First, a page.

A New Day: Garland Instead of Ashes, Part 4

When the Sabbath was past, Mary Magdalene, Mary the mother of Jesus, and Salome bought spices, so that they might go and anoint him.

Mark 16:1

Sabbath restrictions officially ended on Saturday evening around 6pm — technically it was after the sun set and three stars were visible in the sky. At this point, shops often opened up for business, signaling the start of the “first day of the week” in the Jewish mindset. So some of the women who were following Jesus likely went out and purchased some spices so they could finish anointing the body of Jesus once the sun came up. This shows that they didn’t go to the tomb expecting to find it empty. They expected ashes, the oil of mourning, a faint spirit.

But instead, they found new life. The tomb was empty; the angels declared, “Why do you look for the living among the dead? He is not here; He is risen!” The women rushed to share this news with the other disciples, but Luke says that they thought the women were speaking nonsense. Simon Peter and John ran to the tomb and they found the same thing. No body, only the linen clothes Jesus had been wrapped in. And the Bible says that Simon Peter walked away from the tomb wondering what had happened. “Could it be true? It can’t be true. That’s impossible.” And maybe the words of Jesus came ringing back to him: With man this is impossible, but with God all things are possible.

And that evening, the disciples were together, no doubt confused and fearful — as evidenced by the fact that they had the doors locked and the window shades pulled down. And the Bible says that Jesus stood among them and said, Peace be with you. And John says the disciples were OVERJOYED when they saw Jesus! Instead of confusion and fear, they were filled with peace and hope and joy.

And this Good News about the resurrection of Jesus has reshaped the world.


All of the best “insteads” we can imagine are found in Jesus.

For a few weeks now, we’ve been saying that everything about the ministry of Jesus reflects the Kingdom of God. His healing ministry reflects the idea that the Kingdom of God is the place of ultimate restoration. His ministry of feeding the poor and the hungry reflects the concept that the Kingdom of God is the place of true satisfaction and sustenance. His teaching ministry is based upon the truthfulness of God’s Word, which is foundational to the Kingdom of God. Last week, we noted that His crucifixion reflects the kind of self-giving, sacrificial love that is a hallmark of God’s Kingdom.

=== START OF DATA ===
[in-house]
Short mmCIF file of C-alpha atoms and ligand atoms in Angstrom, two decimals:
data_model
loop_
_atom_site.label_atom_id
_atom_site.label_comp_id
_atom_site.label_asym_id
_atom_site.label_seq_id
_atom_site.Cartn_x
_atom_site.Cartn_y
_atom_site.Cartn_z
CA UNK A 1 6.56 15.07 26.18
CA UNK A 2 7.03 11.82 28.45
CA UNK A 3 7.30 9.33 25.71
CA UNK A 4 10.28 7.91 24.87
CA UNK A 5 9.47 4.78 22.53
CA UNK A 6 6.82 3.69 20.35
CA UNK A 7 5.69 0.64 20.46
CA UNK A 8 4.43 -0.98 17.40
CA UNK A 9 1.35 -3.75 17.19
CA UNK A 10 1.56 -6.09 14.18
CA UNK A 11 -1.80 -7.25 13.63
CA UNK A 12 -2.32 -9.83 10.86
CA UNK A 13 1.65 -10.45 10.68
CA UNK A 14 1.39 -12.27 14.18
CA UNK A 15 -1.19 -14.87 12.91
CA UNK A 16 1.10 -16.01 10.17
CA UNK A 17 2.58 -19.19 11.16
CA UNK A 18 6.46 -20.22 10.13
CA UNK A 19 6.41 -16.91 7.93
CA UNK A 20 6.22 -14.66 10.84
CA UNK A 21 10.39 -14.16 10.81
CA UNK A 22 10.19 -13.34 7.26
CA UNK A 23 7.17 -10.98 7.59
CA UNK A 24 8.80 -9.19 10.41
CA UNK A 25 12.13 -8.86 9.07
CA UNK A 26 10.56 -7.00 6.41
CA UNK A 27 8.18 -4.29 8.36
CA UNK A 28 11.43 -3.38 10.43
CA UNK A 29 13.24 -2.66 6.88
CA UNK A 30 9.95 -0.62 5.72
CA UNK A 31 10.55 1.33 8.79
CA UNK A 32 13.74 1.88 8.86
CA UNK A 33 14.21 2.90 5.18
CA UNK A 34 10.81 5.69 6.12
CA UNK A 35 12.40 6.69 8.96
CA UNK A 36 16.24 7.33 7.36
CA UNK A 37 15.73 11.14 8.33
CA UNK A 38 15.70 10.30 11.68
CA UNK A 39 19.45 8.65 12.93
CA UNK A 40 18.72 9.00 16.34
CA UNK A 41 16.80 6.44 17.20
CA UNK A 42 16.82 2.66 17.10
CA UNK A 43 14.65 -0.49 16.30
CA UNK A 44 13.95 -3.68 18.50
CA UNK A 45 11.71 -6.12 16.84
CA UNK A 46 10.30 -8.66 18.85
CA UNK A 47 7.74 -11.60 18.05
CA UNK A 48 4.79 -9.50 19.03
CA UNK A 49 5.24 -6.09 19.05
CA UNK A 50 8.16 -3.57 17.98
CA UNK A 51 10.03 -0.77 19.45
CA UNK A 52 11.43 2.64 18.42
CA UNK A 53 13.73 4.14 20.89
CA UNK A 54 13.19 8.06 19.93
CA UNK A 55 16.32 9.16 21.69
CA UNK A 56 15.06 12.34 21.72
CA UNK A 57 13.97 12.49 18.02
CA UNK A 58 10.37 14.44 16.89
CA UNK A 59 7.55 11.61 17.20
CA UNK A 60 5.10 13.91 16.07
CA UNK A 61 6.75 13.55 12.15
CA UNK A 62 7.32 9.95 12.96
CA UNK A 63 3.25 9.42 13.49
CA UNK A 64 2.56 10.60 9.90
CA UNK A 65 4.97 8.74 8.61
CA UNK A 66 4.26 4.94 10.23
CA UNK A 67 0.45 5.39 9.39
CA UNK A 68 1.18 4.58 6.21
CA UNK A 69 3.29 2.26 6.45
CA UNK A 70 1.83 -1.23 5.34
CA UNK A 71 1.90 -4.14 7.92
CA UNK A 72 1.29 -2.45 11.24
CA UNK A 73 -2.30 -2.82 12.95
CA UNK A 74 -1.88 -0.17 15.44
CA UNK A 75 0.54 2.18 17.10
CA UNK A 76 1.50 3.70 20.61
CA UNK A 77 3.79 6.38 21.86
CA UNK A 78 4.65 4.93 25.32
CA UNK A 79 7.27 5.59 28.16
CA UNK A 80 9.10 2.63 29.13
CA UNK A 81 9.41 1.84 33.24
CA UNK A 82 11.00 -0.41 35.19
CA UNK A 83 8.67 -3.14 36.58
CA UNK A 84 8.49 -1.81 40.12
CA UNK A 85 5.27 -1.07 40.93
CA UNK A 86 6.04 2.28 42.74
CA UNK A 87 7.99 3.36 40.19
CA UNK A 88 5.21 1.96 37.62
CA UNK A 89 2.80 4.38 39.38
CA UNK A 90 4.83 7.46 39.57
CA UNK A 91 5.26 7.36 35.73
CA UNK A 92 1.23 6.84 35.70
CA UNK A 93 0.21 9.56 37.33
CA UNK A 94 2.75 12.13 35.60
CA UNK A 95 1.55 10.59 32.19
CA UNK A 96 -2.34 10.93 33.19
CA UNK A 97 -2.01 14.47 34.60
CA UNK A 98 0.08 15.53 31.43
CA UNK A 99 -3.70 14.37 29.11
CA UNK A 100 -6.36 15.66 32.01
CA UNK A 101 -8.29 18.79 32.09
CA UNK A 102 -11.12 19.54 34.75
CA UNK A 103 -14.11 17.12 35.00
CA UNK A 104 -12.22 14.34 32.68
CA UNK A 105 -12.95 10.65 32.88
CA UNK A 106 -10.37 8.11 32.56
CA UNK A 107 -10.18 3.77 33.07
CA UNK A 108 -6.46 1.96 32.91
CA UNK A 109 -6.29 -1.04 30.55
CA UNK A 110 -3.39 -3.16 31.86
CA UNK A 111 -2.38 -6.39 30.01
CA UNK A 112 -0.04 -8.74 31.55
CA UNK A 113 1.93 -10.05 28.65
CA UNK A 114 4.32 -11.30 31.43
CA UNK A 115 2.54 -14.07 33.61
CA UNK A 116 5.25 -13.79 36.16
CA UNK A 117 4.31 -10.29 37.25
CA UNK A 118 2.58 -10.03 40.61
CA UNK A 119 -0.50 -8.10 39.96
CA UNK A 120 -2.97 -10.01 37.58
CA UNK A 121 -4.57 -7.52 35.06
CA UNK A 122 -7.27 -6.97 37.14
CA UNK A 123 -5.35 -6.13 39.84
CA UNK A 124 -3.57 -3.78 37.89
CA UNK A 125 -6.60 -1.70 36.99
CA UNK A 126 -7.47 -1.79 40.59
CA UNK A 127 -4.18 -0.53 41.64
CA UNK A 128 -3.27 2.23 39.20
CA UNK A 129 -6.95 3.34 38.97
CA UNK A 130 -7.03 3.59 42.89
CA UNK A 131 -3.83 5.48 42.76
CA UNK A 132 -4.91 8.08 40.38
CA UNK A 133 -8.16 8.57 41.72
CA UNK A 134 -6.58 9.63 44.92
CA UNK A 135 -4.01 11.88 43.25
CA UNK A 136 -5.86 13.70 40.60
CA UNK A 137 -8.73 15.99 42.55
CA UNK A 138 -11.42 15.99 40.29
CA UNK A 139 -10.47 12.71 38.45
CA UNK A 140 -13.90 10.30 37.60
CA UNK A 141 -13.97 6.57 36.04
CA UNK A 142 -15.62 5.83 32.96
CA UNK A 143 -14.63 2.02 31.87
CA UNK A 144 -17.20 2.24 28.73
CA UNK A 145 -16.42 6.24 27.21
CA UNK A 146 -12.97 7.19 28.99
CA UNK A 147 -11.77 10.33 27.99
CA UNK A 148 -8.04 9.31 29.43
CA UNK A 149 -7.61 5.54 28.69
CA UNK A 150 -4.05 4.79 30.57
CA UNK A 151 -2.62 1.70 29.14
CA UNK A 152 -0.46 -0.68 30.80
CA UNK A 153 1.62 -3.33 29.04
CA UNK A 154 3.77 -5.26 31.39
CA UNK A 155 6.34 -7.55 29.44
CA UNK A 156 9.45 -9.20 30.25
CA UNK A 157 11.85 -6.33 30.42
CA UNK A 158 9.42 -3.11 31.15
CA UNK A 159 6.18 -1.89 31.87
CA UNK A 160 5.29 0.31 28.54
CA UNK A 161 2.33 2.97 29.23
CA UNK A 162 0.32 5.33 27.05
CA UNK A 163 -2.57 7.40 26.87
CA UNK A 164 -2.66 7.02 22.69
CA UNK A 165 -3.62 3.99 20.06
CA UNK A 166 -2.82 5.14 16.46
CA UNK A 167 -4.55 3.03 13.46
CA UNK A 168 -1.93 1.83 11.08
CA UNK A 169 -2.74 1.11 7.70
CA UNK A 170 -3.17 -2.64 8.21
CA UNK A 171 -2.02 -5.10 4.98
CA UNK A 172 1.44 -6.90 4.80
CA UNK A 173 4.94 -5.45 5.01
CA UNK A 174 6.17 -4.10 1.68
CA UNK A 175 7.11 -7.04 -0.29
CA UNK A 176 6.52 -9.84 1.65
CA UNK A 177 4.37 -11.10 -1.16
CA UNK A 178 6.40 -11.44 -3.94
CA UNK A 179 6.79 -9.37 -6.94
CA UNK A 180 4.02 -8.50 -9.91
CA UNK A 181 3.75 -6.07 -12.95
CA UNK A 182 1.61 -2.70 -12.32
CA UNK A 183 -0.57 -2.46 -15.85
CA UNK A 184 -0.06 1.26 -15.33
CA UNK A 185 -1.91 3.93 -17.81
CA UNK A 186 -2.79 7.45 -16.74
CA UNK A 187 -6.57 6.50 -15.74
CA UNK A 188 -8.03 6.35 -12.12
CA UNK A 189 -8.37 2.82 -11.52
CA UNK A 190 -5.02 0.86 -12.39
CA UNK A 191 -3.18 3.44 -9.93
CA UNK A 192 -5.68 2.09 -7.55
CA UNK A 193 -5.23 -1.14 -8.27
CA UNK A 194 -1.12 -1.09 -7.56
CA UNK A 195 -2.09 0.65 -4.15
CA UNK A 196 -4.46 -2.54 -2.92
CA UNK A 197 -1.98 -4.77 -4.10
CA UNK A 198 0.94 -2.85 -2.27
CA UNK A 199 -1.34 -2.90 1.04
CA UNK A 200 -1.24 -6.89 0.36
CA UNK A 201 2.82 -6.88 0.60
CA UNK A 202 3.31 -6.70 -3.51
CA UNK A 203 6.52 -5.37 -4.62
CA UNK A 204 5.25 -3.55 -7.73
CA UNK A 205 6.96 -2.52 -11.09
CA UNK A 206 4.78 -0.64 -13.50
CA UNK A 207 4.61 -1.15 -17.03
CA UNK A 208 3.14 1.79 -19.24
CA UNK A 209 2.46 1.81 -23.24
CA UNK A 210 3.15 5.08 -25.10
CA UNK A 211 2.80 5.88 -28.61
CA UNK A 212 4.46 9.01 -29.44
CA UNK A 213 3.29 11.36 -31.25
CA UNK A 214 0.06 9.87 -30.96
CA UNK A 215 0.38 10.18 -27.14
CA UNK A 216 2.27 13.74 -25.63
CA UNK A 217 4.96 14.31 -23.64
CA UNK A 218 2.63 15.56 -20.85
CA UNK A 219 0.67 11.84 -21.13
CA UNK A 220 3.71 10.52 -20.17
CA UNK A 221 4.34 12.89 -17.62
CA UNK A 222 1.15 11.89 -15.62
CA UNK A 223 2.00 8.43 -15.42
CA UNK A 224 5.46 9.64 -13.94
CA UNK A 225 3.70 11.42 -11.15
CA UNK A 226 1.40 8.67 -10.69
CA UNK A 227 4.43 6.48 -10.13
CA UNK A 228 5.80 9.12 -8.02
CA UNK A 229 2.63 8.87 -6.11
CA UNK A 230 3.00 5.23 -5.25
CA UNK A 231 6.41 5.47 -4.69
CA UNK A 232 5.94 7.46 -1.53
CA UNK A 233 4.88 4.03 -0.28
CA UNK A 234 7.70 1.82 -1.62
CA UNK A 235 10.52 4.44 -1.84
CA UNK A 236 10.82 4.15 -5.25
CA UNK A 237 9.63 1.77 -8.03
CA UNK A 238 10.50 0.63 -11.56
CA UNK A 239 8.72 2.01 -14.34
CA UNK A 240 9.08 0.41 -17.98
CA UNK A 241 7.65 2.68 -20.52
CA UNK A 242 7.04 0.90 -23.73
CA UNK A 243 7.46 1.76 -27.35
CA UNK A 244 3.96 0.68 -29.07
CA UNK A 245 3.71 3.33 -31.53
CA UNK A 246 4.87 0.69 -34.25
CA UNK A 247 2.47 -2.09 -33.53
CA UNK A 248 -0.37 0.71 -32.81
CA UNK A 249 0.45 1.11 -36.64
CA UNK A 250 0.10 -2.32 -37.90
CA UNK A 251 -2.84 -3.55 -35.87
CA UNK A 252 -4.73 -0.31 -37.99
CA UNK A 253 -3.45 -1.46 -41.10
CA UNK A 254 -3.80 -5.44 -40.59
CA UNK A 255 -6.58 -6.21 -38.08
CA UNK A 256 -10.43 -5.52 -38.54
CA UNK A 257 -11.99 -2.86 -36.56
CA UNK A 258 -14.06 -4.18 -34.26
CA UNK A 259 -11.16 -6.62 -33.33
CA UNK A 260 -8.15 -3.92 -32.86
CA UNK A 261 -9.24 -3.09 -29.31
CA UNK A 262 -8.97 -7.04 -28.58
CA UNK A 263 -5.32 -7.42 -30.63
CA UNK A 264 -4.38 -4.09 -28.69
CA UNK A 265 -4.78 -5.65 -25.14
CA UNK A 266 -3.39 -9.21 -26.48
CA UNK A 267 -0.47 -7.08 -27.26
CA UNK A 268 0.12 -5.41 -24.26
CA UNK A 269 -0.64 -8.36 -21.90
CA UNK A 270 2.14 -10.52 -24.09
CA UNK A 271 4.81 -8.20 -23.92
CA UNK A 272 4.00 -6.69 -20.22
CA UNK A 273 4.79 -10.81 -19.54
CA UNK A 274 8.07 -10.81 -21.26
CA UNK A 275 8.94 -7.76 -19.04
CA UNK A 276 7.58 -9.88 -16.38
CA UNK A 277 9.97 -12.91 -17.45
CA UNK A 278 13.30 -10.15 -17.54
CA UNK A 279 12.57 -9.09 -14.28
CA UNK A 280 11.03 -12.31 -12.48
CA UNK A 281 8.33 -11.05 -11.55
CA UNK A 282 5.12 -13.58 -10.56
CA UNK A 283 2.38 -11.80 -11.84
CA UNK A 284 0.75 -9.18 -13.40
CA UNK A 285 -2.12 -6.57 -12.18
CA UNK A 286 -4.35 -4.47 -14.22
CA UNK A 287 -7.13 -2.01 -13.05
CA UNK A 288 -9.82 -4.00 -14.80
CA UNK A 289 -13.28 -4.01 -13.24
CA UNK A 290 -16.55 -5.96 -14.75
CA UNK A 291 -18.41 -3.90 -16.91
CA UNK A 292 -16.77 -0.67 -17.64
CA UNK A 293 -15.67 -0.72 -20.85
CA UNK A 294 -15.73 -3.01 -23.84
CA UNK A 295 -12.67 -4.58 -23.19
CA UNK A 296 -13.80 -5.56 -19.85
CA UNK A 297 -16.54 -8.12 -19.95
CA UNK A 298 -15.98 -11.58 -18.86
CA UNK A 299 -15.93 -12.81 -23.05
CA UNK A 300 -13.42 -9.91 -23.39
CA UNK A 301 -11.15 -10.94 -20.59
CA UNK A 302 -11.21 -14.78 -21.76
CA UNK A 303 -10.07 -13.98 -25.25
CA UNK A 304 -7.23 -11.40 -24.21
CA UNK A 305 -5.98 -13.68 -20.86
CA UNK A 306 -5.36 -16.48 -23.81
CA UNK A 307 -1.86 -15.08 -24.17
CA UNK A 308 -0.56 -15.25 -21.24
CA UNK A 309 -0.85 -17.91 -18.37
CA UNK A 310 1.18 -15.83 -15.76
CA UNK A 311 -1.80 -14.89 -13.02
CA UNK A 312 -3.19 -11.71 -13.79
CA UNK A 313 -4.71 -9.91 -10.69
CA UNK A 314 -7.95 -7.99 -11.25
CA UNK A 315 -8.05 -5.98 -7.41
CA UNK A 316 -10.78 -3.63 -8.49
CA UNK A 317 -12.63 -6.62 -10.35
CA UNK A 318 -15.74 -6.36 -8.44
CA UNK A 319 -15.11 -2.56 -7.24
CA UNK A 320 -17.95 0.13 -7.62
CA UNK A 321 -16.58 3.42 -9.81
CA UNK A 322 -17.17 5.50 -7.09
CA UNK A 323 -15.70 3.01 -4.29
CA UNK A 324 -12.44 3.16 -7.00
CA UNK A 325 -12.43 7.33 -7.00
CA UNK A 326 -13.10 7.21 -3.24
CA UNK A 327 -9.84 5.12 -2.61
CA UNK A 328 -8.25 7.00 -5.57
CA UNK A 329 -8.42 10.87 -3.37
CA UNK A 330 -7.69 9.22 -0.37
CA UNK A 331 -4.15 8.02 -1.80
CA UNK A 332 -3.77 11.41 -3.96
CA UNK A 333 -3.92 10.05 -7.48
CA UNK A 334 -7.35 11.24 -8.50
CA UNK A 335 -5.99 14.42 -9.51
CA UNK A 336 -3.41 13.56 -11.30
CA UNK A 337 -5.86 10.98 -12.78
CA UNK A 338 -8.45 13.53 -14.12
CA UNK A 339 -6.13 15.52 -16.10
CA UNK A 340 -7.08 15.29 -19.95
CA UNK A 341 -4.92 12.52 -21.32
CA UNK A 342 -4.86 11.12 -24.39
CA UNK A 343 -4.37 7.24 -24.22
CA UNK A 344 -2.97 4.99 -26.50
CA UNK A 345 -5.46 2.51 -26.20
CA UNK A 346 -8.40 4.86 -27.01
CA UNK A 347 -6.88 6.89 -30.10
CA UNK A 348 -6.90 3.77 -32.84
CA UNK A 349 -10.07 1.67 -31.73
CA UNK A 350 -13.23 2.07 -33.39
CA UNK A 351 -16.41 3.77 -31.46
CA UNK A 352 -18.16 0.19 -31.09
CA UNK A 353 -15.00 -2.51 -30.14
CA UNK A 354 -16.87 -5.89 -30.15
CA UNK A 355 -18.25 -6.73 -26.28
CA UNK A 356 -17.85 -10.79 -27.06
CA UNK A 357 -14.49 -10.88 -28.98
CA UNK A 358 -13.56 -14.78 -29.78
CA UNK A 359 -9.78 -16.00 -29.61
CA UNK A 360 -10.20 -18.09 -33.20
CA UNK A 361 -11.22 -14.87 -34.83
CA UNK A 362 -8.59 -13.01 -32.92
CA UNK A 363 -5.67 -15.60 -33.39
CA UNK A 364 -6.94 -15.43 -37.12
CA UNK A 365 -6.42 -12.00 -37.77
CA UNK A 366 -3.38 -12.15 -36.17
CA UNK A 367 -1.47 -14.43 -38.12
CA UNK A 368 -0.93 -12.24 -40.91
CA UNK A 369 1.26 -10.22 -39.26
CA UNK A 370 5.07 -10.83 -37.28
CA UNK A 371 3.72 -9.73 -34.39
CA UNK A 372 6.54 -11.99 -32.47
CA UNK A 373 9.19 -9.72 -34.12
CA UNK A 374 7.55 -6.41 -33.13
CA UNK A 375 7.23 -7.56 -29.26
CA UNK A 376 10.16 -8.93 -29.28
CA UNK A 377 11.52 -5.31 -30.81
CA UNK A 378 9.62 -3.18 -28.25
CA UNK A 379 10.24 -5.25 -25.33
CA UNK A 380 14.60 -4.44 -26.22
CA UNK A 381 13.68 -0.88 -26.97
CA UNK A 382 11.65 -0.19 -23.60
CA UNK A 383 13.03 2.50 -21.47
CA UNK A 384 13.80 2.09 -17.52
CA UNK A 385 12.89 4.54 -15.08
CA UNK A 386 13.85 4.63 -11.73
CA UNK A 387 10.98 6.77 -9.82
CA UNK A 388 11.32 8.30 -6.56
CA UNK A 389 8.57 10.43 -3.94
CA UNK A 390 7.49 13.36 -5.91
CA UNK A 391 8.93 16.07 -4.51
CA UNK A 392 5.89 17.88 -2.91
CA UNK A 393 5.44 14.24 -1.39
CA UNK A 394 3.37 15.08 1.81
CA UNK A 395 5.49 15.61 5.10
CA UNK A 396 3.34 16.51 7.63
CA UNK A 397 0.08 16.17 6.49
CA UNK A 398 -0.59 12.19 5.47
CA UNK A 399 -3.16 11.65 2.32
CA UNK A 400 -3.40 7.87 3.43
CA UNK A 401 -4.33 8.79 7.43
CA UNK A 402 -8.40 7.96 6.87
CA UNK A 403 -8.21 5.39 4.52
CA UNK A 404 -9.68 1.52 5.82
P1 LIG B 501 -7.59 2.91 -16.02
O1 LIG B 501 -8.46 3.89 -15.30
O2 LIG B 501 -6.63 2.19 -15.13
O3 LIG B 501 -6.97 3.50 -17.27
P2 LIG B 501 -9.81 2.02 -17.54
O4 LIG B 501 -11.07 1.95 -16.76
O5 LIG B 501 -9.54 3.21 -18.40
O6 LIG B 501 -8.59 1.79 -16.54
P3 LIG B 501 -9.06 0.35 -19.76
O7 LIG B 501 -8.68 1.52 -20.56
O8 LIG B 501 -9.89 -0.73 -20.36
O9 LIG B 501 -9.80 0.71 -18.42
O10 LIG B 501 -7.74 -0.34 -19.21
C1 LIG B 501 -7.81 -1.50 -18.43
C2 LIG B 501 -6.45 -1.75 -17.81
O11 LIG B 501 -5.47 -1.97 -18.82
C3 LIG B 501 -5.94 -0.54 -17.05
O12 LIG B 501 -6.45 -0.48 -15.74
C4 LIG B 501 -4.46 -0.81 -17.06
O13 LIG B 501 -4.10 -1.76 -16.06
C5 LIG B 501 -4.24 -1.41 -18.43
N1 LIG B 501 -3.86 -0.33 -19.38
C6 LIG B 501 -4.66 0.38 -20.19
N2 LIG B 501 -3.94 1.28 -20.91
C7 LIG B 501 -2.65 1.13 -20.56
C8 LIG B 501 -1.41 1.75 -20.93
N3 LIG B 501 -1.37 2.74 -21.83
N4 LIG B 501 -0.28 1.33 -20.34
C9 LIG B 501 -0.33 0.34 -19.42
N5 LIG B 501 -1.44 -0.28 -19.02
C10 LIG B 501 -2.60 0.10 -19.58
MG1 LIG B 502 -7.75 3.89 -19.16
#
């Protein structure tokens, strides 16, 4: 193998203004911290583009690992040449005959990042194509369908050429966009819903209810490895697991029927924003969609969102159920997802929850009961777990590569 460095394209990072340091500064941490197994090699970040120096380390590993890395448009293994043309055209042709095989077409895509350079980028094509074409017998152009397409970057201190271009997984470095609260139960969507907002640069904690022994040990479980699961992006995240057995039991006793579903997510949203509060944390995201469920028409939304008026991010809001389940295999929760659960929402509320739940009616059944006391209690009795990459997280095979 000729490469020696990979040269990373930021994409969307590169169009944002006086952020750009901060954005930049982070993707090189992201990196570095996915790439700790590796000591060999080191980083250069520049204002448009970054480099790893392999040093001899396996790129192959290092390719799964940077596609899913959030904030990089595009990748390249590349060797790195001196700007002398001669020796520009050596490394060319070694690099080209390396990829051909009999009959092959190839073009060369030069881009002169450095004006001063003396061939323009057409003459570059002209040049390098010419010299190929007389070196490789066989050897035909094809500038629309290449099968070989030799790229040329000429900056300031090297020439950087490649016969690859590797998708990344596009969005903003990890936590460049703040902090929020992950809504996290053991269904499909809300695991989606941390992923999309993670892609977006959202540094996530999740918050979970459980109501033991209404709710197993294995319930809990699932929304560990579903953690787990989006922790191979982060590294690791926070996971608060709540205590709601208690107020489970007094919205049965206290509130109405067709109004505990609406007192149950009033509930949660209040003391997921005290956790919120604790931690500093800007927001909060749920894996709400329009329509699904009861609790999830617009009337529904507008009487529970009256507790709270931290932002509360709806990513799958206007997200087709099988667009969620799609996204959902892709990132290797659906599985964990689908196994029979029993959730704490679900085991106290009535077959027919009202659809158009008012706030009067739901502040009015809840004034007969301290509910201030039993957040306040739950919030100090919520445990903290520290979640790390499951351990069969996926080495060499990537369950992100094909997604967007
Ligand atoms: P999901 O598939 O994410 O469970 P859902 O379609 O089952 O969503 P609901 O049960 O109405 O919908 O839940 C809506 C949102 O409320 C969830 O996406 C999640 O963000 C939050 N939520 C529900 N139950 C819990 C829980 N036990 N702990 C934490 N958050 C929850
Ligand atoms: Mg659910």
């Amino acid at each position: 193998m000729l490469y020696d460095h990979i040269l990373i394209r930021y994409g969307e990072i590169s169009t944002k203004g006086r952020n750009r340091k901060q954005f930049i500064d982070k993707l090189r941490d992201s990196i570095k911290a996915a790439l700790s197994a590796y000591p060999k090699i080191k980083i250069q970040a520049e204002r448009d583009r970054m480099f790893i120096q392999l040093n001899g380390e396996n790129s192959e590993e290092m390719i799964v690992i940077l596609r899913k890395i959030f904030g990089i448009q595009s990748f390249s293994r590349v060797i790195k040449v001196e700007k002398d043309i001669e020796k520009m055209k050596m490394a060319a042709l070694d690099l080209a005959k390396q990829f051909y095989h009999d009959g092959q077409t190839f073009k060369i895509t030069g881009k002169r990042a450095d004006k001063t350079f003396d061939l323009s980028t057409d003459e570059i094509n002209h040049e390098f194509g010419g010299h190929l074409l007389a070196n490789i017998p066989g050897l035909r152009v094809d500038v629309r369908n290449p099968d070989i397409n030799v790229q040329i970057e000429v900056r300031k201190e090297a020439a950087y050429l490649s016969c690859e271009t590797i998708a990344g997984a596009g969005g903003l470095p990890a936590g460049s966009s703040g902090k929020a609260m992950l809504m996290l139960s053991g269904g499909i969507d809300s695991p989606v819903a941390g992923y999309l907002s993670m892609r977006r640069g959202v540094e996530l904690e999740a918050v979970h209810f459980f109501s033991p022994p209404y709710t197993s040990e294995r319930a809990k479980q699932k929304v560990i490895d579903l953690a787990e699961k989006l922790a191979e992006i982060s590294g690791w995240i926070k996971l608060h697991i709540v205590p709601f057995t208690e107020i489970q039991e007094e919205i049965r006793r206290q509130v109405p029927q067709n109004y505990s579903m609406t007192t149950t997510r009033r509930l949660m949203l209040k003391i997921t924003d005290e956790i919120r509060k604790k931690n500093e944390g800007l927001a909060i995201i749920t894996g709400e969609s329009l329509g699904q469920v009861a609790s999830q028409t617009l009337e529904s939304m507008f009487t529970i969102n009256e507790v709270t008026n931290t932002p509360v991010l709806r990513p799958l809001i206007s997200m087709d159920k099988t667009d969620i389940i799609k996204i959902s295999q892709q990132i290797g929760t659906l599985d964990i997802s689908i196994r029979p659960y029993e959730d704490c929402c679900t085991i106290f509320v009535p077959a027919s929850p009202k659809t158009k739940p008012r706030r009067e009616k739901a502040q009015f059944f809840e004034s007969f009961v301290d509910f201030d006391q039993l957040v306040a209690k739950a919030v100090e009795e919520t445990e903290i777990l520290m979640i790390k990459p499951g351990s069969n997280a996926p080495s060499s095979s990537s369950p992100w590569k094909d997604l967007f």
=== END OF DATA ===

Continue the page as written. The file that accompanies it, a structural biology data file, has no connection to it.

And what about His resurrection? The resurrection of Jesus Christ reveals that the Kingdom of God is the place of new life. This is reflected in the fact that the very breath of God entered into His lifeless corpse and filled His lungs once again. His heart started beating again on that Resurrection Sunday and it’s not skipped a beat ever since. The blood that brought us salvation began coursing through His veins once more. He walked out of that tomb fully alive again — because the Kingdom of God is the place of the great “instead.” He exchanged the ashes of death for the garland of victory.

The tomb was found empty because He lives — to this very day, He lives.

And He declares, “I am making all things new.” Because His is the Kingdom of new life.

God took public execution and transformed it into the vehicle for salvation. If God can transform something as reprehensible as crucifixion into an element of the Good News, do you really think there’s any part of your life that He couldn’t similarly transform?

Two thousand years ago, God exchanged the ashes of death, crowning His son with the garland of resurrection. This is the Good News! Today you can experience this great exchange.

With God, all things are possible.

All things are possible for the One who makes all things new.

All of the best “insteads” we can imagine are found in Jesus.

In the name of Jesus Christ, the Sovereign Lord who makes all things new, He who has ears, let him hear.

This entry was posted in Blessings, Eschatology, Faith, God, Gospel, Hope, Isaiah, Jesus, Kingdom Values, Scripture, Theology. Bookmark the permalink.

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